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Notes From The Road

Top Five Misconceptions About Tires
By Mac Demere/autoMedia.com

3.  A tire will burst if the "max press" number on the sidewall is exceeded.

A new quality tire will not burst even if the "max press" is exceeded by a very large amount. All bets are off if the tire has been damaged or it's fitted on a cheap or damaged wheel.

Coupled with the "max load" number, which is found near to "max press" on the sidewall, you can know the maximum load-carrying ability of a tire. Know this: It's air pressure that allows the tire to carry a load. At one pound per square inch (psi) of air pressure a tire can support no weight. To increase its load-carrying capacity, air pressure must be increased. (Imagine a plastic soft-drink bottle: With the top off, it's easily crushed, but new and unopened it can support a grown man.) However, at some pressure, adding more air to the tire will not provide increased weight-carrying capacity: That's what the "max load/max pressure" means.


4.  The "max press" on the sidewall is the proper inflation pressure for your tires.

Fewer believe this than the previous item, but the misconception is widespread in the law enforcement community.

The proper inflation pressures for tires are determined by the automaker (in concert with, but not by, the tire maker). The government now requires new cars to have that recommended pressure on a placard located on the driver's doorjamb. On older cars this placard was often on the doorjamb, but depending on the car company, could be on the trunk lid, glovebox door, console lid, or fuel door. If you can't find the recommended pressure placard, look in your owner's manual or call your carmaker's customer service department.

Inflating the tire above the car manufacturer's recommendation may make it more susceptible to damage from potholes and will reduce ride comfort. However, it will likely increase race-track-style at-the-limit performance. (I suspect this is why highway patrolmen run high tire pressures.) Back in the day when I raced showroom-stock cars, the rules required everyday tires rather than the made-for-racing specials now allowed. We always set the pressure far above the vehicle maker's recommendation. When I ran front-wheel drive cars, I often used extremely high pressure in the rear tires: I was trying to reduce rear grip so the car would turn better in the middle of the corner.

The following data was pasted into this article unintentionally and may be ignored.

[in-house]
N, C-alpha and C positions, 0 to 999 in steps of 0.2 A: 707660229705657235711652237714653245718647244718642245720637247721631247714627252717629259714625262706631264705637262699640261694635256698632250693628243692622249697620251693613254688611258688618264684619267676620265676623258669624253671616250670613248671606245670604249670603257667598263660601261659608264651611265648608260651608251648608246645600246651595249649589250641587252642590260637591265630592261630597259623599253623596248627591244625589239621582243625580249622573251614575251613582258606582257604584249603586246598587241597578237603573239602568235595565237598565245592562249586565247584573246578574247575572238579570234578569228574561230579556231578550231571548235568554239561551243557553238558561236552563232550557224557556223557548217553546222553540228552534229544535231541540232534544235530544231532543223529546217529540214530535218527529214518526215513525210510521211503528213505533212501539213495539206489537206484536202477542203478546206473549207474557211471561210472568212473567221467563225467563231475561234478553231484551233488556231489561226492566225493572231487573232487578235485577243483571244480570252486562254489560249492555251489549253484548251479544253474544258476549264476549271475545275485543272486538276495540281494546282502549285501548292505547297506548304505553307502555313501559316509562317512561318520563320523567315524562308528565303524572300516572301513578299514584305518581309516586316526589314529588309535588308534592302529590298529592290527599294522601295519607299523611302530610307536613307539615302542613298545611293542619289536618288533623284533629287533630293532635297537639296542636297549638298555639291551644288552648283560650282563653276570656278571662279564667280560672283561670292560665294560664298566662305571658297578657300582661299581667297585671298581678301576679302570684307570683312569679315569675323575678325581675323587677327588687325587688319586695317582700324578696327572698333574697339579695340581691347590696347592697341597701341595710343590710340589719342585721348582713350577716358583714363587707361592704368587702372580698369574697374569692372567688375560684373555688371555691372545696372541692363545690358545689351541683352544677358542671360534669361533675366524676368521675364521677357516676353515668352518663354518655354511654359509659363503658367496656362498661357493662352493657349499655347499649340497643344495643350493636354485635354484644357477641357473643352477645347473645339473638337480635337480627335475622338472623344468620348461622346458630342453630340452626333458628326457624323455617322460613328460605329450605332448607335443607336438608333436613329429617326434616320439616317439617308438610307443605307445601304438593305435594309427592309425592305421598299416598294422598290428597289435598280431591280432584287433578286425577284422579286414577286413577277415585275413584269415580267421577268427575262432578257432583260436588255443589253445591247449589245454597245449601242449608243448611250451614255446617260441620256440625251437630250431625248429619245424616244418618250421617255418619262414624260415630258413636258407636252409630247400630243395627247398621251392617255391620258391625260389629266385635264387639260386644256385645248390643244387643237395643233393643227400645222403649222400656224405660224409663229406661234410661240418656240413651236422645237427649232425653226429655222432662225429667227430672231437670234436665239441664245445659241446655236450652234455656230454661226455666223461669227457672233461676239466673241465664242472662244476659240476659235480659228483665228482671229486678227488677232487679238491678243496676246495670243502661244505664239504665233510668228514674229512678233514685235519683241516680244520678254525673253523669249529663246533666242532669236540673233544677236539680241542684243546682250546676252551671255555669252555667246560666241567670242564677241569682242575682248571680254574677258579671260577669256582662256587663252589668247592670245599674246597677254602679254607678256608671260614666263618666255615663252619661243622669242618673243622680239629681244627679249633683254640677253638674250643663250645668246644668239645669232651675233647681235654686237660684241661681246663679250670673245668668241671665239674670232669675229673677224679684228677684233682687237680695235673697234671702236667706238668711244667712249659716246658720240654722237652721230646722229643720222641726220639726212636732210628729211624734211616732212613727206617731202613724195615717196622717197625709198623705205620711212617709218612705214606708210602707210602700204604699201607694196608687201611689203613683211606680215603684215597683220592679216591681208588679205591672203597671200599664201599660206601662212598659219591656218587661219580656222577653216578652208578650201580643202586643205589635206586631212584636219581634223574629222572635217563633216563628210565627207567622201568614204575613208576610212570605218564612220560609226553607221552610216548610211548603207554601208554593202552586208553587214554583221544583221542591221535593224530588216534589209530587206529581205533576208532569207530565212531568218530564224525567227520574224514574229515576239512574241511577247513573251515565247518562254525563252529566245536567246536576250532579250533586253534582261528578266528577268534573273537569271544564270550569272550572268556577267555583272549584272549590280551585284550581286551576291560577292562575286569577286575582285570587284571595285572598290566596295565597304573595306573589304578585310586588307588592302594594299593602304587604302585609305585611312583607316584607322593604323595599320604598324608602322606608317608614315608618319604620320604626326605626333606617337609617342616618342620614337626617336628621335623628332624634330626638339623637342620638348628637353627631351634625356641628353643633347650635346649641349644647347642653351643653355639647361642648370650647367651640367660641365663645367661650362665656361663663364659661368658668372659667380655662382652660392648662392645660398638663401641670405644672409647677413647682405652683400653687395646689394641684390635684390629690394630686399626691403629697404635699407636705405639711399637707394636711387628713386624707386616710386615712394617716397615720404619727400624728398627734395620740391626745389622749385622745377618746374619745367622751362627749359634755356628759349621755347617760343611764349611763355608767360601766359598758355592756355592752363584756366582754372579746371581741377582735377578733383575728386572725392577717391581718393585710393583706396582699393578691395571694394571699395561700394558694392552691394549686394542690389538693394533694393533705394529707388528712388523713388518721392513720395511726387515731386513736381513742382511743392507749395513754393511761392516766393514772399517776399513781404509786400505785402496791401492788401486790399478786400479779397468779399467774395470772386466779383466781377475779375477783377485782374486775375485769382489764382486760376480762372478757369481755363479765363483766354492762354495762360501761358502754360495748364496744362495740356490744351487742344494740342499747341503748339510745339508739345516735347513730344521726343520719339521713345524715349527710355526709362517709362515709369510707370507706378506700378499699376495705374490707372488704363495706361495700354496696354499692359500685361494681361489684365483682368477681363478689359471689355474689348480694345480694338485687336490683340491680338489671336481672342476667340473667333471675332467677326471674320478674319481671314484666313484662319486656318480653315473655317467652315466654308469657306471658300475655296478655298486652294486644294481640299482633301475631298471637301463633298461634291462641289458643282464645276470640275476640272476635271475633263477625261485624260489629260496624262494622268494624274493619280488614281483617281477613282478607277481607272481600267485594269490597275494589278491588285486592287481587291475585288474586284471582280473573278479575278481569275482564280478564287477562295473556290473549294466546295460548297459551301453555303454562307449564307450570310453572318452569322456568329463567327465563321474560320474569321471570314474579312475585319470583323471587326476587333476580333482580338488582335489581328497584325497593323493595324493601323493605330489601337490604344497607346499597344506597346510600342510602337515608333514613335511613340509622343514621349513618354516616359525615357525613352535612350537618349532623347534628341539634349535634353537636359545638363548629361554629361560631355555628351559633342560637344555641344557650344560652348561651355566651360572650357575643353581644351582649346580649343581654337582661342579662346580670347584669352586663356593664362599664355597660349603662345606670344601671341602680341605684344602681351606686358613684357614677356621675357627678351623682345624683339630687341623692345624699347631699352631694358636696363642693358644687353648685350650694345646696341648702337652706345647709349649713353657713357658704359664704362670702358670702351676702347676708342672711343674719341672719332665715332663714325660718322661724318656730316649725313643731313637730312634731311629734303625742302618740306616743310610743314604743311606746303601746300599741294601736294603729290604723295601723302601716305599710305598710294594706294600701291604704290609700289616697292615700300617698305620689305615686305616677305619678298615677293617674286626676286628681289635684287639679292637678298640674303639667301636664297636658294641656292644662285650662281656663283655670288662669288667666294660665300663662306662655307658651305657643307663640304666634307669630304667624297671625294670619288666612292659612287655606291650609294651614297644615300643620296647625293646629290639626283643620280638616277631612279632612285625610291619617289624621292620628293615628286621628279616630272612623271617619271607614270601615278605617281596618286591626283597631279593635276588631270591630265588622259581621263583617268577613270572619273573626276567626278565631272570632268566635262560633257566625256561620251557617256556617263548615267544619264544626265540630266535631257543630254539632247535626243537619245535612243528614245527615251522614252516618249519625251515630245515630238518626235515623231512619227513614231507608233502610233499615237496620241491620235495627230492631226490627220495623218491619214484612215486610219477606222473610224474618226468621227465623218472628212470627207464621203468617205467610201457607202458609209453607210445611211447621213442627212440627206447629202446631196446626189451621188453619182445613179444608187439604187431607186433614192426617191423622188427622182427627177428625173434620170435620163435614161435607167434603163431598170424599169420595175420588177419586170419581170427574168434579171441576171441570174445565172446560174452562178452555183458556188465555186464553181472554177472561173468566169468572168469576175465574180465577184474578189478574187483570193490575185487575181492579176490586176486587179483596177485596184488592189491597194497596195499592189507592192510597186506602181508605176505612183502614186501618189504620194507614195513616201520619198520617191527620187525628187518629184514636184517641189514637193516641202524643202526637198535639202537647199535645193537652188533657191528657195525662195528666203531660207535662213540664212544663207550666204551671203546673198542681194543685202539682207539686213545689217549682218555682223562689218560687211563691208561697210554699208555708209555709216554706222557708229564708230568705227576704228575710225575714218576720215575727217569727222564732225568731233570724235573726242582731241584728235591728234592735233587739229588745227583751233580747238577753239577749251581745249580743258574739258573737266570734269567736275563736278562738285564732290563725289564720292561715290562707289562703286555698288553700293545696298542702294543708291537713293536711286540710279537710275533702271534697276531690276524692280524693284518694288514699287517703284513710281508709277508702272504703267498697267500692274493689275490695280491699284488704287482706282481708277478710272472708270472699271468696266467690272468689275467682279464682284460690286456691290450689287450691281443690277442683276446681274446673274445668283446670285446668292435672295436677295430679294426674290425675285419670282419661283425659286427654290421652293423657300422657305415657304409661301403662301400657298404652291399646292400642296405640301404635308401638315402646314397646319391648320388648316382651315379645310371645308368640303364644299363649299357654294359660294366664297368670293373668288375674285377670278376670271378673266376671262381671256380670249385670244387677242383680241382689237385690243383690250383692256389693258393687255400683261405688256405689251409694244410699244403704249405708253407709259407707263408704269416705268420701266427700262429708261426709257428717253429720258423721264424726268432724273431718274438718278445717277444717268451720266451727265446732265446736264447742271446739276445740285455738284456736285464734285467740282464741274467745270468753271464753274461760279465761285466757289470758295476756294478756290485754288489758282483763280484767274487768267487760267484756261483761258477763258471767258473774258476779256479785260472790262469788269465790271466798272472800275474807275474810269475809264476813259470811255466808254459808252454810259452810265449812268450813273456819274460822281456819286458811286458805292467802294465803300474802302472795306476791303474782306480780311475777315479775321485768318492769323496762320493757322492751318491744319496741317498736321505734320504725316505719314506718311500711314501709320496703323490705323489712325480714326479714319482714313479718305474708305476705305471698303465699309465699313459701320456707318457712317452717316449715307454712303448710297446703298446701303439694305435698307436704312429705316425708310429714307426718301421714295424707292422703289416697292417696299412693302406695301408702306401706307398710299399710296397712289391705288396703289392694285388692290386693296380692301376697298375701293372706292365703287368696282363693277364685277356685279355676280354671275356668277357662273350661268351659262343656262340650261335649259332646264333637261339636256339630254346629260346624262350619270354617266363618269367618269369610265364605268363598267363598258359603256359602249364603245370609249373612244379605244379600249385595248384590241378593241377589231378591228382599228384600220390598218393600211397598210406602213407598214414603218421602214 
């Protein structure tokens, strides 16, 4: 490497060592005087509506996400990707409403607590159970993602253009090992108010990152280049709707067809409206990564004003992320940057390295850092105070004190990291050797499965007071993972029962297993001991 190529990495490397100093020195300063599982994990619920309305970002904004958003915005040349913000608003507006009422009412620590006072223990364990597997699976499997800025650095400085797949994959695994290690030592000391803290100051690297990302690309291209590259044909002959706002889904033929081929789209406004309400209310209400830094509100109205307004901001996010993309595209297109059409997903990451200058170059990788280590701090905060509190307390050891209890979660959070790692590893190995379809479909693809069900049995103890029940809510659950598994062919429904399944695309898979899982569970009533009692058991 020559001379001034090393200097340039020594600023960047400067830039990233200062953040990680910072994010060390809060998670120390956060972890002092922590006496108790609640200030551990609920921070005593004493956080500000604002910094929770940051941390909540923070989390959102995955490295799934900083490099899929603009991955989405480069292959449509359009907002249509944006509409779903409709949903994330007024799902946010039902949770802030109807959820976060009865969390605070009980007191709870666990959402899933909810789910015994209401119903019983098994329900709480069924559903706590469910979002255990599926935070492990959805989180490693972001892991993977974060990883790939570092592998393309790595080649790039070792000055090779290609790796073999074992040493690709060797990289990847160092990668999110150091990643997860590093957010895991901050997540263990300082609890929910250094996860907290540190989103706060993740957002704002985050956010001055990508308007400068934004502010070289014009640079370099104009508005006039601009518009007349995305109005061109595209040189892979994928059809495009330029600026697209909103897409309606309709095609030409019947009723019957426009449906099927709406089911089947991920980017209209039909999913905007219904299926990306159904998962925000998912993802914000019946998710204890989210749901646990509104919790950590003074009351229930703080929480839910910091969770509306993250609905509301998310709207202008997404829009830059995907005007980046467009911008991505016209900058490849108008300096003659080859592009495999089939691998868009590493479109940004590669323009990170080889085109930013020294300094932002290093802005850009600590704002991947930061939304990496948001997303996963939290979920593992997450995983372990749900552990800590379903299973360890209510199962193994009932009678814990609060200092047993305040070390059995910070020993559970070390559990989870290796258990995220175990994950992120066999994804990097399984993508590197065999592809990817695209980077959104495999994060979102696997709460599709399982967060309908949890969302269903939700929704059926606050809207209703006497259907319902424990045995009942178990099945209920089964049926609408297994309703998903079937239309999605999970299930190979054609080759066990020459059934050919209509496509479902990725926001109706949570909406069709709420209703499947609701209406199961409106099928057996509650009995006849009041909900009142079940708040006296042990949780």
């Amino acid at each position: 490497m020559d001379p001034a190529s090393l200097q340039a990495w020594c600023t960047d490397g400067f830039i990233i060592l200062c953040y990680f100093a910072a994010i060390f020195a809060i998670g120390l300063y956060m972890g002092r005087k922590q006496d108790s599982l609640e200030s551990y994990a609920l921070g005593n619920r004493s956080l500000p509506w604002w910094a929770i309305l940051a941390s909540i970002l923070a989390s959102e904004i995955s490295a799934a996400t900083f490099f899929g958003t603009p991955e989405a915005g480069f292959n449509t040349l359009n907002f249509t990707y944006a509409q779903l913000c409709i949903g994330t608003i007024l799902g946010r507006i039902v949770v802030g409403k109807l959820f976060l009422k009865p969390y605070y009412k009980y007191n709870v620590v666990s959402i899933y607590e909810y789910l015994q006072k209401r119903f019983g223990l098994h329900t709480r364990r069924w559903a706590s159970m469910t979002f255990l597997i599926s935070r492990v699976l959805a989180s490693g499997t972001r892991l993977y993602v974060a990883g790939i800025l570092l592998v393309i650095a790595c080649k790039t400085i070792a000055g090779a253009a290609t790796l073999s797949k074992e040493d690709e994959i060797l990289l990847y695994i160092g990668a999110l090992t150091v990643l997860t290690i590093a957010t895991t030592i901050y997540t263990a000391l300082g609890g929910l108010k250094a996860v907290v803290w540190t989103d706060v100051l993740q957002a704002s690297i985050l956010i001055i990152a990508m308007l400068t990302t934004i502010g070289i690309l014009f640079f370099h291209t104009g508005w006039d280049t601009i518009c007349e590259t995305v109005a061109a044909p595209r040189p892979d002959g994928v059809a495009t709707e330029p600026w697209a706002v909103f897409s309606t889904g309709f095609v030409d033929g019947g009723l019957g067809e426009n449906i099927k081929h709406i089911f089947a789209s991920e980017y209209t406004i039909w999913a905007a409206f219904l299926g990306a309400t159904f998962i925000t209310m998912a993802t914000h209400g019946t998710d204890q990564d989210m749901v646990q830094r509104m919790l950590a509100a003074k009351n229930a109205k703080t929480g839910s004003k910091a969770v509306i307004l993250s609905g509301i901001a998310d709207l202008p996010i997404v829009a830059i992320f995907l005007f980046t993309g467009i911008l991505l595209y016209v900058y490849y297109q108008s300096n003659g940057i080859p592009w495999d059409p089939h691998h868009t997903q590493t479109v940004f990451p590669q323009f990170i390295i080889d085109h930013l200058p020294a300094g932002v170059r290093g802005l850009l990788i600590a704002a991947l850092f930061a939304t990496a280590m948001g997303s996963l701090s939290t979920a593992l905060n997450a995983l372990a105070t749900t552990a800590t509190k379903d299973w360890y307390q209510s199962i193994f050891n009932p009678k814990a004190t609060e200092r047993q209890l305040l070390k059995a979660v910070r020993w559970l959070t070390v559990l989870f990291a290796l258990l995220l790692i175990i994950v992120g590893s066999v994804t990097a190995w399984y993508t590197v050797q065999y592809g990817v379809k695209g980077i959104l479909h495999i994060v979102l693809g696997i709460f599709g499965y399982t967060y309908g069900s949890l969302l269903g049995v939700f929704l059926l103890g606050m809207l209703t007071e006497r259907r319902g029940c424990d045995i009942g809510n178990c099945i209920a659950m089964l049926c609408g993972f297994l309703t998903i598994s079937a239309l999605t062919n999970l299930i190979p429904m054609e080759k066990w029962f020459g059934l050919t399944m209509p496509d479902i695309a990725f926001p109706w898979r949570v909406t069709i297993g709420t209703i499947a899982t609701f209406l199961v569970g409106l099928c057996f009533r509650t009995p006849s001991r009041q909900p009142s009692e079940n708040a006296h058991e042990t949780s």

5.  Budget-brand tires are as good as big-name brands since they're built by the same
      company.

As with most products, rarely do you get more than what you pay for.

It's easy to see how this misconception developed. Each tire company has a premium brand upon which it focuses its research, development and testing. In addition, almost all produce other brands. Many build tires for others—such as auto-parts stores—to sell under the store's brand. As you progress down this list, development and testing quickly drop to no more than legal requirements. The R&D from the premium brand often—but not always—trickles down into the budget brands. So maybe the difference is so small, you can't tell difference. Or maybe not.

Our litigious society means that you can be fairly certain that discount and private brand tires built by big-name companies will resist failures as well as that company's premium offerings: If the store-brand tire fails, the tire company that made it gets sued just as if the tire boasted a premium brand name. However, things like tread-life, traction, ability to resist deep water, noise, and comfort will probably—but not always—be inferior.

It's easy to argue that tires are the most complex, most important, least understood, least appreciated, and least maintained component on any vehicle. Serious drivers will tell you they know that already.



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